252 episodes

Each week the editors of Christianity Today go beyond hashtags and hot-takes and set aside time to explore the reality behind a major cultural event.

Quick to Listen Christianity Today

    • Christianity
    • 4.5 • 416 Ratings

Each week the editors of Christianity Today go beyond hashtags and hot-takes and set aside time to explore the reality behind a major cultural event.

    Why We Can’t Stop Talking about Hillsong's Celebrity Pastors

    Why We Can’t Stop Talking about Hillsong's Celebrity Pastors

    Transcribed highlights of the show can be found in our episode summaries.
    At the beginning of this month, Hillsong NYC pastor Carl Lentz was fired. A day after the news went public, he posted a picture of his family on Instagram admitting he was unfaithful in his marriage. Both before and after the news, Lentz made headlines across Christian and secular media for his popularity and successful ministry—as well as the “hipster” pastor look he popularized.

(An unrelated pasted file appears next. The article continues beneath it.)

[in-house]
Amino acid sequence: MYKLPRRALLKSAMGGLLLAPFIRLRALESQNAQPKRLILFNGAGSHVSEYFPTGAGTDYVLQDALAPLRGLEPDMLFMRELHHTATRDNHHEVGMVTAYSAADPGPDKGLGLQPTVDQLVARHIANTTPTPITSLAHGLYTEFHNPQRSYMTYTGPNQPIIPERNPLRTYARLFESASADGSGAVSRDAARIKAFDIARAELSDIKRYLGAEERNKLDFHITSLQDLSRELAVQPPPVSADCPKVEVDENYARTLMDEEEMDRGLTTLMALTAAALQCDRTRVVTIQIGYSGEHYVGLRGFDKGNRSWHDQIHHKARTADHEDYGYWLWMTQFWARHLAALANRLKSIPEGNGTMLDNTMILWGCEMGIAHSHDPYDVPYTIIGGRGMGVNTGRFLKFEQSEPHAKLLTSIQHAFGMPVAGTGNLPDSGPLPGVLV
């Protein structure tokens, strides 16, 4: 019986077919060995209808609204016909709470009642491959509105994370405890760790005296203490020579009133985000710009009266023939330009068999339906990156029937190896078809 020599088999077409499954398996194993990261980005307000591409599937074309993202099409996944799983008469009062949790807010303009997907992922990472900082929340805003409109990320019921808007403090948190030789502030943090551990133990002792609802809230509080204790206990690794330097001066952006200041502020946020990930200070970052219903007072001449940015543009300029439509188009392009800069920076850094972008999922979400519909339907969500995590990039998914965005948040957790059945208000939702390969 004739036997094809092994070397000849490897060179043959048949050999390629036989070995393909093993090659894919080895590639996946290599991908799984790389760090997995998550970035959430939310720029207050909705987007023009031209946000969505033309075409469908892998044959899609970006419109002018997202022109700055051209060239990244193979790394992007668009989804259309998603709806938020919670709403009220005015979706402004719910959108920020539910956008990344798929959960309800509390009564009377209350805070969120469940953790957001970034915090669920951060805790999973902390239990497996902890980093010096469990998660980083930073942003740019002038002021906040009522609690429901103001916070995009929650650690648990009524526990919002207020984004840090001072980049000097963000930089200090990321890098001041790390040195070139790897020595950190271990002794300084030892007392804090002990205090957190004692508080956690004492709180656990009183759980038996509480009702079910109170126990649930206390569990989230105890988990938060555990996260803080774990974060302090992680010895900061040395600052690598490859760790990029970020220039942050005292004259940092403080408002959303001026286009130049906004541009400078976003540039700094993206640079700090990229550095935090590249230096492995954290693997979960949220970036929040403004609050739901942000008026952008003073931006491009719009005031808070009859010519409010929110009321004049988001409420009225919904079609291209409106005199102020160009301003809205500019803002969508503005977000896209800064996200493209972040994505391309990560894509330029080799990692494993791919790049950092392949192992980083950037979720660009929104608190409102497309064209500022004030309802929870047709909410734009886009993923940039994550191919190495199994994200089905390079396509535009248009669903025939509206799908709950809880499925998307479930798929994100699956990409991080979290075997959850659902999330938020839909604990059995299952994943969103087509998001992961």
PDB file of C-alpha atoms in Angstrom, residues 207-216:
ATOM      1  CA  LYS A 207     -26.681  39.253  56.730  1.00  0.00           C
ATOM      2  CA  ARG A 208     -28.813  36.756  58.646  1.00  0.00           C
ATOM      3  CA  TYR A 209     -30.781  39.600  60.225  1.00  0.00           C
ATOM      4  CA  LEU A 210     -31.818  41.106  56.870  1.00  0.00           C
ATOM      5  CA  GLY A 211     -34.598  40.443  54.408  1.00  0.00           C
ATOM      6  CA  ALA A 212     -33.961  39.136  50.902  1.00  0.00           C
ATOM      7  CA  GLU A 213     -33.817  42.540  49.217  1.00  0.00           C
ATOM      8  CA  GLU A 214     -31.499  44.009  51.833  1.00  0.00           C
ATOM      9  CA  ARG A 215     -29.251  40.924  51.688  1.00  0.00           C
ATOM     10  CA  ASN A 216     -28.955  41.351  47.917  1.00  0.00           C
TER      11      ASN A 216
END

When Lentz co-founded Hillsong NYC with Joel Houston in 2010, the church drew lines around the block and caught the eye of A-list celebrities, none more famous than Justin Bieber. Lentz, who became famous for his wire-rimmed glasses, plunging V-necks, and designer sneakers, himself became subject of a number of profiles, including this 2015 GQ feature from Taffy Brodesser-Akner:
    “The music! The lights! The crowds!” begins an incredulous woman narrating a CNN segment on Hillsong NYC . “It looks like a rock concert.” The chyron reads “Hipster preacher smashes stereotypes.”
    They call Pastor Carl a hipster. Carl says he doesn’t know what that means, and he wears a motorcycle jacket when he says this.Pastor Joel is unwilling to acknowledge that there’s something going on here. Yes, he tells me, sure, he likes clothes. But that’s the end of it. I should ask Pastor Carl about the clothes, he tells me. What Pastor Carl does, he says—that’s intentional, and then he laughs.